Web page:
“It’s a well-known fact that people learn best, by doing. However, if you inspect modern education, you’ll see how little learning actually happens by doing. Learners are focused on reading instructions, instead of doing by practice and becoming more skilled, through practice”, comments Harald Fleischmann from Fosh Learning.
Fosh Learning develops lessons and assessments for the artisan and building industry, with the use of virtual reality technologies. Harald is not only the head of Fosh Learning, but he is also a sponsor to a non-profit company called Quilder, where young people learn how to develop virtual reality and mixed reality products.
Students, lecturers and industry professionals such as plumbers, electricians, bricklayers can now enter virtual worlds and learn how to analyse and fix complex problems, in the safety of the virtual environments that Fosh Learning create. “By the time that these industry players go on-site, they have the confidence to solve problems, without causing damage to property, electricity outages or endangering lives”, comments Harald.
Virtual reality has been available in South Africa for a number years, but it use have been limited to careers that have a high exposure to danger, such as those found in the mining industry. With the innovations of Fosh Learning, virtual reality is becoming more and more accessible to other careers, where a high level of practice is needed, such as those in the artisan careers.
The spike in online learning has also seen an increased demand by companies for modern, digital learning experiences. Professionals and students demand interaction and real-life scenarios and this is the learning experiences that Fosh Learning create.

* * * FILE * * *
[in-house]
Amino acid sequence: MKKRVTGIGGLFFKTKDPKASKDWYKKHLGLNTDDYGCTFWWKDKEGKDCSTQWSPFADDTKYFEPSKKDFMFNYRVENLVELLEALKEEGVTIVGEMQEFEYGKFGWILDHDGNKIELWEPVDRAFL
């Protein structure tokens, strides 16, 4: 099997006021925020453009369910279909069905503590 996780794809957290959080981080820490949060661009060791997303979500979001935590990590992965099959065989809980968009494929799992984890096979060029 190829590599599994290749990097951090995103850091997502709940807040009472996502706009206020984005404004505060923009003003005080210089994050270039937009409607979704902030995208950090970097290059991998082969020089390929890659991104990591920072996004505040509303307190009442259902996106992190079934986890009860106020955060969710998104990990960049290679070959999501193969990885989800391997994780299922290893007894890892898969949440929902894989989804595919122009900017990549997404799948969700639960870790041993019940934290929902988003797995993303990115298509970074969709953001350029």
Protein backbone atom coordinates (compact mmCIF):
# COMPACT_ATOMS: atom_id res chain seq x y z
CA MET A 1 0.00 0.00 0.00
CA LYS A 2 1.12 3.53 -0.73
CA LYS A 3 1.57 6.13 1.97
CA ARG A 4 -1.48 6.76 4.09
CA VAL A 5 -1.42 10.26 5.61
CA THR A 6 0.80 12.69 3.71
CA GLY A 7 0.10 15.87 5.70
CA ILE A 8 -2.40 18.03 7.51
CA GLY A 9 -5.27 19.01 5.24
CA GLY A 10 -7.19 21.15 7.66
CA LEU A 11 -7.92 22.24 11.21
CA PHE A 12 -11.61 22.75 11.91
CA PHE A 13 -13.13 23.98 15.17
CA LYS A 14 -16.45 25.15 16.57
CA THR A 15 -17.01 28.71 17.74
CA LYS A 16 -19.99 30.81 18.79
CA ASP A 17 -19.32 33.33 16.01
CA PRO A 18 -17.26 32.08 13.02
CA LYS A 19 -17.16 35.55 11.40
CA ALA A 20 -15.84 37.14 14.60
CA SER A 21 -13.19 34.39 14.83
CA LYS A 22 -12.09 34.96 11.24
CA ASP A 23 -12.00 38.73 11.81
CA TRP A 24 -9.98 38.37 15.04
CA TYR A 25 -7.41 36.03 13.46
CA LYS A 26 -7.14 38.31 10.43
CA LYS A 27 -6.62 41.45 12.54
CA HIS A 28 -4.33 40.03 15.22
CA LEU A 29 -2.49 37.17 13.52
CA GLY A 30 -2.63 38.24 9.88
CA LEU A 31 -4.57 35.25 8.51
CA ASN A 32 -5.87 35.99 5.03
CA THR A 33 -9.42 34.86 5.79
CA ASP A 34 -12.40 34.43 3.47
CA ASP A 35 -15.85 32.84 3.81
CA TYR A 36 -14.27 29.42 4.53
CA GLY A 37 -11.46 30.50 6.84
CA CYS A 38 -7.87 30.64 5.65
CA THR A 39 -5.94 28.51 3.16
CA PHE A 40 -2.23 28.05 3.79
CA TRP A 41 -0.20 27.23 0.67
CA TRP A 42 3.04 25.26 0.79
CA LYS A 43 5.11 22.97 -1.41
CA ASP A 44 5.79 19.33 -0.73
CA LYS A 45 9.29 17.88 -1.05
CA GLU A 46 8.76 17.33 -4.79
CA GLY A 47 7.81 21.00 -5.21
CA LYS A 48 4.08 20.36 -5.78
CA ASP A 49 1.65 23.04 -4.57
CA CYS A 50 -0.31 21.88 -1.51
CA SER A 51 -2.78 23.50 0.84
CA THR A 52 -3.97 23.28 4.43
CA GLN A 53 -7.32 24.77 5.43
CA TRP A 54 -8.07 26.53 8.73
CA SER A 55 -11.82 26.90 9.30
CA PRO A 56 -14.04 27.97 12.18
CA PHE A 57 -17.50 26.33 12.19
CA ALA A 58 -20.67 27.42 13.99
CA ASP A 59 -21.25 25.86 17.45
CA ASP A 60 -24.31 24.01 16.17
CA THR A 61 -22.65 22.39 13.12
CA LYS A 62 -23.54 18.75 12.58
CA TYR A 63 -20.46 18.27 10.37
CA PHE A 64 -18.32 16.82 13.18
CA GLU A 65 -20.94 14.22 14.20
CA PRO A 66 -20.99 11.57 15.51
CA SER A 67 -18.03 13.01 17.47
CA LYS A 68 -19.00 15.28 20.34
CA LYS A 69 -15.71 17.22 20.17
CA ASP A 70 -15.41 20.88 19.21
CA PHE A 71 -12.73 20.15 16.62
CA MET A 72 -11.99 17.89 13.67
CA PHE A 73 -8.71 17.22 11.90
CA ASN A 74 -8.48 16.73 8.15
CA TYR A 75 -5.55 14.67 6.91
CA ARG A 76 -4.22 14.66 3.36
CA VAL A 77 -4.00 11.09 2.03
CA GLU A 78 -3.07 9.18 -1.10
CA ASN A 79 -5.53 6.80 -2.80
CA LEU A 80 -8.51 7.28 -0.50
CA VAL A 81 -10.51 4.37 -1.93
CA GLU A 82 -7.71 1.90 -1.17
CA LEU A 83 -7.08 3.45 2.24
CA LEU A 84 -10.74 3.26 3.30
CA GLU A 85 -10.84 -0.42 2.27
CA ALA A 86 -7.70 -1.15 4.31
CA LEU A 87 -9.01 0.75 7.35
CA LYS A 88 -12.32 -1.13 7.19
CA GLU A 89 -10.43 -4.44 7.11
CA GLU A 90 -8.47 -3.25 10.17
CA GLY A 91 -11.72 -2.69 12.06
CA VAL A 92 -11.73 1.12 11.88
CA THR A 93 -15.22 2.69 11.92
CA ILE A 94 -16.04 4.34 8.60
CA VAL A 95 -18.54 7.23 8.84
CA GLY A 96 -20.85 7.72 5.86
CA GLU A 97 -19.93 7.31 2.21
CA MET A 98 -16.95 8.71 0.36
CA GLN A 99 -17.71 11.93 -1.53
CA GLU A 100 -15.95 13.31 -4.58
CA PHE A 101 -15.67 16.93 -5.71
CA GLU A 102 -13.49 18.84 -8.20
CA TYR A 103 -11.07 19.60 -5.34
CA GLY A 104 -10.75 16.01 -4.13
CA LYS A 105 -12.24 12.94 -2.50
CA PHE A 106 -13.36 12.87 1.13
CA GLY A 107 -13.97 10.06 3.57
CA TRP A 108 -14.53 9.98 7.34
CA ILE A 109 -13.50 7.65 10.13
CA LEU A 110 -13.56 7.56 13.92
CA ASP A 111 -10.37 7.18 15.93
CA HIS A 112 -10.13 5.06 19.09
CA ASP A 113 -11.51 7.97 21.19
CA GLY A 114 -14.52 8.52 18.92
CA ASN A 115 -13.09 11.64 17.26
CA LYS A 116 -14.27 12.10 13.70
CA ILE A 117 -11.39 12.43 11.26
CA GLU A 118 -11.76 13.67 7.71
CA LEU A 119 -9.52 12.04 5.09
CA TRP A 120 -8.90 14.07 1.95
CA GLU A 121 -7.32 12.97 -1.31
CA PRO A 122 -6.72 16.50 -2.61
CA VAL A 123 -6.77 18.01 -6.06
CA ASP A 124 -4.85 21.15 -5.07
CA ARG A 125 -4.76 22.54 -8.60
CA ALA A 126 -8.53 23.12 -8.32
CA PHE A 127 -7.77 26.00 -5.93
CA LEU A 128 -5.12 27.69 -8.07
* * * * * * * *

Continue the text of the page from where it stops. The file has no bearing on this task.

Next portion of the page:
Fosh Learning and the young technology inventors from Quilder has successfully partnered with the Department of Higher Education to make virtual reality and mixed technology learning products available to students and lecturers at community and FET Colleges from across the country.
The virtual reality and mixed reality products are also supported by learner and teacher guides as well as workbooks. Professionals who work in property related areas, such as building material salespeople, property caretakers and estate agents, can also use the books and guides.
The inclusion of virtual reality in assessments is in line with South Africa’s National Digital and Future Skills Strategy that was approved last year, by the Minister of Communications and Digital Technologies, Ms. Stella Ndabeni-Abrahams.
The Institute of Plumbing South Africa (IOPSA) has therefore also started incorporating virtual reality technologies in its trade tests assessments for plumbers. IOPSA and Fosh Learning have rolled out a number of trade test assessments across the country with the inclusion of mixed reality and virtual reality assessment tools. Mr. Nick Joubert, the National Training Manager at IOPSA, mentions that the virtual reality assessment tools were applied with very positive results.
“We are currently working with the Namibian Training Authority, the NTA”, comments Harald. “Namibia has a demand for highly skilled workers, given its mining activities for various minerals. In the process, opportunities for travel as well as skills and cultural exchange are created for some of the young innovators. Most importantly is however the opportunity to manage highly technological learning exchanges between local and Namibian professionals.”